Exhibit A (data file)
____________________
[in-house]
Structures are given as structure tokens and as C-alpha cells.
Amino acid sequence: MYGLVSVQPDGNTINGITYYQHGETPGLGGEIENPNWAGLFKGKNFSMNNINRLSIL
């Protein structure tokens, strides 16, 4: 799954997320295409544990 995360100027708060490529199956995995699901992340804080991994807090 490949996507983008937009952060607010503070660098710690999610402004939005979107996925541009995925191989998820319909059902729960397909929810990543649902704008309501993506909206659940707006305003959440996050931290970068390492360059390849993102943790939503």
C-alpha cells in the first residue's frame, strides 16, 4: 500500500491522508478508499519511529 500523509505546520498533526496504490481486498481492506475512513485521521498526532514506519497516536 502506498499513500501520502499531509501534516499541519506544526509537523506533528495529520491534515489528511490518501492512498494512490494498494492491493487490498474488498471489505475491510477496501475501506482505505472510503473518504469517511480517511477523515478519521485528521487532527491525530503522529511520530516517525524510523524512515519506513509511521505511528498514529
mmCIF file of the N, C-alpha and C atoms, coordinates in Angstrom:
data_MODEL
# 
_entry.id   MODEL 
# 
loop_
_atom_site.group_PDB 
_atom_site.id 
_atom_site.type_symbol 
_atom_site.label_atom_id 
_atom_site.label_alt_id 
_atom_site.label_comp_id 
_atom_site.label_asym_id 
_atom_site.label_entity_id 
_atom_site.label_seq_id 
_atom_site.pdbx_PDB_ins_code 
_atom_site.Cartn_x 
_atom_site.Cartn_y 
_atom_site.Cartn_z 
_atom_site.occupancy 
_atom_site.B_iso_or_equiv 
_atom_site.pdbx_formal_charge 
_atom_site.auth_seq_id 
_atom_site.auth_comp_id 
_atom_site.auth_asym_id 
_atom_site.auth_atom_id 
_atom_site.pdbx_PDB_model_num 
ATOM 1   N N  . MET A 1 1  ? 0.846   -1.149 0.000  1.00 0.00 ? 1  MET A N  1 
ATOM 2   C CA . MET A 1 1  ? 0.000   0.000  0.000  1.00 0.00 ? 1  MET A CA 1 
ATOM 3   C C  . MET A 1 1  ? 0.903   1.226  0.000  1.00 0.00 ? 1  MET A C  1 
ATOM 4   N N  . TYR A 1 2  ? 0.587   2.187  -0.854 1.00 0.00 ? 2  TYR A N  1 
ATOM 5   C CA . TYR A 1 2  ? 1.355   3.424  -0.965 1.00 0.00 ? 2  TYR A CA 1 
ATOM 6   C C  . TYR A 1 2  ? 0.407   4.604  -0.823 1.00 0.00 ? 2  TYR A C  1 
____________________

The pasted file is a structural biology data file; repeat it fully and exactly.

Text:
[in-house]
Structures are given as structure tokens and as C-alpha cells.
Amino acid sequence: MYGLVSVQPDGNTINGITYYQHGETPGLGGEIENPNWAGLFKGKNFSMNNINRLSIL
């Protein structure tokens, strides 16, 4: 799954997320295409544990 995360100027708060490529199956995995699901992340804080991994807090 490949996507983008937009952060607010503070660098710690999610402004939005979107996925541009995925191989998820319909059902729960397909929810990543649902704008309501993506909206659940707006305003959440996050931290970068390492360059390849993102943790939503």
C-alpha cells in the first residue's frame, strides 16, 4: 500500500491522508478508499519511529 500523509505546520498533526496504490481486498481492506475512513485521521498526532514506519497516536 502506498499513500501520502499531509501534516499541519506544526509537523506533528495529520491534515489528511490518501492512498494512490494498494492491493487490498474488498471489505475491510477496501475501506482505505472510503473518504469517511480517511477523515478519521485528521487532527491525530503522529511520530516517525524510523524512515519506513509511521505511528498514529
mmCIF file of the N, C-alpha and C atoms, coordinates in Angstrom:
data_MODEL
# 
_entry.id   MODEL 
# 
loop_
_atom_site.group_PDB 
_atom_site.id 
_atom_site.type_symbol 
_atom_site.label_atom_id 
_atom_site.label_alt_id 
_atom_site.label_comp_id 
_atom_site.label_asym_id 
_atom_site.label_entity_id 
_atom_site.label_seq_id 
_atom_site.pdbx_PDB_ins_code 
_atom_site.Cartn_x 
_atom_site.Cartn_y 
_atom_site.Cartn_z 
_atom_site.occupancy 
_atom_site.B_iso_or_equiv 
_atom_site.pdbx_formal_charge 
_atom_site.auth_seq_id 
_atom_site.auth_comp_id 
_atom_site.auth_asym_id 
_atom_site.auth_atom_id 
_atom_site.pdbx_PDB_model_num 
ATOM 1   N N  . MET A 1 1  ? 0.846   -1.149 0.000  1.00 0.00 ? 1  MET A N  1 
ATOM 2   C CA . MET A 1 1  ? 0.000   0.000  0.000  1.00 0.00 ? 1  MET A CA 1 
ATOM 3   C C  . MET A 1 1  ? 0.903   1.226  0.000  1.00 0.00 ? 1  MET A C  1 
ATOM 4   N N  . TYR A 1 2  ? 0.587   2.187  -0.854 1.00 0.00 ? 2  TYR A N  1 
ATOM 5   C CA . TYR A 1 2  ? 1.355   3.424  -0.965 1.00 0.00 ? 2  TYR A CA 1 
ATOM 6   C C  . TYR A 1 2  ? 0.407   4.604  -0.823 1.00 0.00 ? 2  TYR A C  1 